LOS ANGELES: Report Raises Concerns About Tenet’s Bid To Purchase Queen Of Angels
The sale of Queen of Angels-Hollywood Presbyterian Medical Center to the for-profit Tenet Healthcare Corp. "could lead to 'overall destabilization' of the greater Hollywood area's emergency medical system," according to a report prepared by the Lewin Group. The Los Angeles Times reports that the "state-mandated" study concludes that the hospital "is likely to scuttle services that operate at a loss or are not linked to its viability" if the Tenet purchase goes through. In addition, the study found that "the most vulnerable targets are services to the sickest Medi-Cal patients."
The report was ordered by state Attorney General Dan Lungren, who is required to "review and approve any sale of a nonprofit hospital to a for-profit company." According to the Lewin Group, the reduction of services at Queen of Angels "would reduce access to health care because other facilities are 'not as linguistically or geographically accessible.'" The Tenet purchase agreement promises to maintain emergency and perinatal services "for at least five years, so long as Medi-Cal payments are not reduced." But the report notes that "significant reductions in Medi-Cal payments are anticipated" in that period. Also, the report states that charity care and ER services will be at "enormous risk" if the deal goes through. The Times, however, notes that Tenet "has said it will guarantee at least $15 million annually in charitable care, the same level as the hospital now provides, in perpetuity."
Something For Both Sides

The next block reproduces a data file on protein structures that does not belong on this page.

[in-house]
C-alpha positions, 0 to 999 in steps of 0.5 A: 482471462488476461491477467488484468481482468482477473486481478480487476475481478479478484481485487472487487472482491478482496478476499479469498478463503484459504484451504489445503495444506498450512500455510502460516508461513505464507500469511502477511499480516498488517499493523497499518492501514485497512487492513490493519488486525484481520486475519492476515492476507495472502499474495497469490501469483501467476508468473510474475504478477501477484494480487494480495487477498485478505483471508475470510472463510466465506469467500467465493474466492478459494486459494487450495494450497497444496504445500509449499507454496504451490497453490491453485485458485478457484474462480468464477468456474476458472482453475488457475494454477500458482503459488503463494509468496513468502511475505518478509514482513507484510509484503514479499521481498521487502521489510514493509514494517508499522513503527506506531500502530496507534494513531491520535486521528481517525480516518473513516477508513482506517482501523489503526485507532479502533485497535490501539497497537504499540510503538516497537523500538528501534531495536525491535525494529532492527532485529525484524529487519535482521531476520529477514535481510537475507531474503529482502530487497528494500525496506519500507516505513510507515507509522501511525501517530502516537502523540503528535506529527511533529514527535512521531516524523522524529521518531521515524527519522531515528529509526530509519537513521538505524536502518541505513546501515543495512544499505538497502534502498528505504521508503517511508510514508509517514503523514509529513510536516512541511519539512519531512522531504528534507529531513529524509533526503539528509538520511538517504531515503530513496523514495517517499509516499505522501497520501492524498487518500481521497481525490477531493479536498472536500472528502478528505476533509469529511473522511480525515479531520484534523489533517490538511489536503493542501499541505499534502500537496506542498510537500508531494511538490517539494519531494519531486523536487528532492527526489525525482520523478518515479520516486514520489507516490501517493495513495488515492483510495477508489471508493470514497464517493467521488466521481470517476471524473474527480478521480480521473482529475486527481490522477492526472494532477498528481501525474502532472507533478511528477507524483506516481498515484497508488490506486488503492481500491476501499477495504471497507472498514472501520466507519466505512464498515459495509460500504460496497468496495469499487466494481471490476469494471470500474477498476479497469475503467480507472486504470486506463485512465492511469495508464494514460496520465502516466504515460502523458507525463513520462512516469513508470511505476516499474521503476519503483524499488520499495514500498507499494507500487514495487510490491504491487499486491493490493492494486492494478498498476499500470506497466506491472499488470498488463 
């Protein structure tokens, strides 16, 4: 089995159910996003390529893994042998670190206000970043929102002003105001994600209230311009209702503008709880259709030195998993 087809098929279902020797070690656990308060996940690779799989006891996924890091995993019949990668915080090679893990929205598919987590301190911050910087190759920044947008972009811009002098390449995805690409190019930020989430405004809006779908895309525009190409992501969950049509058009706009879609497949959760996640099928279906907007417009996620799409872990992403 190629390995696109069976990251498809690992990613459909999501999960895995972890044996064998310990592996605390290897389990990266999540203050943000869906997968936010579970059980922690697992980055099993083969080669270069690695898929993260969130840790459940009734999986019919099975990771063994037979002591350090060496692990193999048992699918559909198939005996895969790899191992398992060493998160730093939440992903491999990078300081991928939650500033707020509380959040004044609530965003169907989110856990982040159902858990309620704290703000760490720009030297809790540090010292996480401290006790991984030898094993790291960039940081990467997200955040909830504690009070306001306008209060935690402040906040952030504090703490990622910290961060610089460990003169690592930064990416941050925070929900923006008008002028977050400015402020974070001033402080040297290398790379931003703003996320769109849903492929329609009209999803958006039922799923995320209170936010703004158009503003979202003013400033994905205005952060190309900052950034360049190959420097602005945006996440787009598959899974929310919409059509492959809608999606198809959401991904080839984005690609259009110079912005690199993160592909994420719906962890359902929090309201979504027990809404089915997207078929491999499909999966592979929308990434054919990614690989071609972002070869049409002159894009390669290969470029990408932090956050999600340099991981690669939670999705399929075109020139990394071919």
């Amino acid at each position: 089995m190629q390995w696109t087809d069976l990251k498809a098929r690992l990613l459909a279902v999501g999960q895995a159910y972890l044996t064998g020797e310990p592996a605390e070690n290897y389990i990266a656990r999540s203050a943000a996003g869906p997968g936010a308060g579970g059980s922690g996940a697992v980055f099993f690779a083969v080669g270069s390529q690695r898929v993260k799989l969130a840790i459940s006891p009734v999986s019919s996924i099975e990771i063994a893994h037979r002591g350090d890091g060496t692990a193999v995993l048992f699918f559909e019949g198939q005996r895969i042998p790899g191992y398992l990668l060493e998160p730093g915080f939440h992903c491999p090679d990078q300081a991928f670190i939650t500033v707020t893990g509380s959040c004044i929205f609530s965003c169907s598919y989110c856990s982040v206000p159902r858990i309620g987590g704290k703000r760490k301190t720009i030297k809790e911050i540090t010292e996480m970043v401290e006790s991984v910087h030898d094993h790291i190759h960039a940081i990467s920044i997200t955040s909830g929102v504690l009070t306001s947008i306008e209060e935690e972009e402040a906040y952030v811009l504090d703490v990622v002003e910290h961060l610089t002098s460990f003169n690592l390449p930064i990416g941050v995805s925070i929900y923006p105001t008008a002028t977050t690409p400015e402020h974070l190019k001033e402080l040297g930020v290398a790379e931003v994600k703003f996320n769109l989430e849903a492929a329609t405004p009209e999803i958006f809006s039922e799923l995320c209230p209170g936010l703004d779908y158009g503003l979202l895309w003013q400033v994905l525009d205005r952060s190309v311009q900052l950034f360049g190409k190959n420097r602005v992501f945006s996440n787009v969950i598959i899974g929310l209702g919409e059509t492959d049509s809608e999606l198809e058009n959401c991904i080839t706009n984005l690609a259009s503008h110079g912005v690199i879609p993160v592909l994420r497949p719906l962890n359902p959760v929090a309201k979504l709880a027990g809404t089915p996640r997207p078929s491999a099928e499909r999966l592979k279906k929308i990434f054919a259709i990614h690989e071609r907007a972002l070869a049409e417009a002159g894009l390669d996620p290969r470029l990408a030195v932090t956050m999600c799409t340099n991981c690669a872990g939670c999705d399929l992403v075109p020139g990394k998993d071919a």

According to the Times, the report "gave fodder to both sides in the heated debate over the fate of the 410-bed" hospital. Opponents of the $86 million sale, including "consumer groups, the hospital union, hospital medical staff and Cardinal Roger Mahony," view "Tenet ownership as incompatible with Queen of Angels' charitable mission." Opponents seized on the report, saying the findings "will force Tenet to change its offer or face rejection by the attorney general." National Health Law Program attorney Leslie Daniels said, "Unless this deal can be amended ... the deal doesn't have much hope of going through." The "hospital board and its supporters," however, see advantages in the prospect of strengthening the medical center to the point where it can "land coveted [HMO] contracts." Supporters see "Tenet as a ticket to preserving -- and enhancing -- the hospital's financial health and contributions to the community." Hospital spokesperson Douglas Jeffe said the report "doesn't look like anything that presents a serious obstacle." Harry Anderson, a representative for Tenet, "said the report may result in 'enhanced or clarified language' but not a return to the negotiating table" (Marquis, 3/18).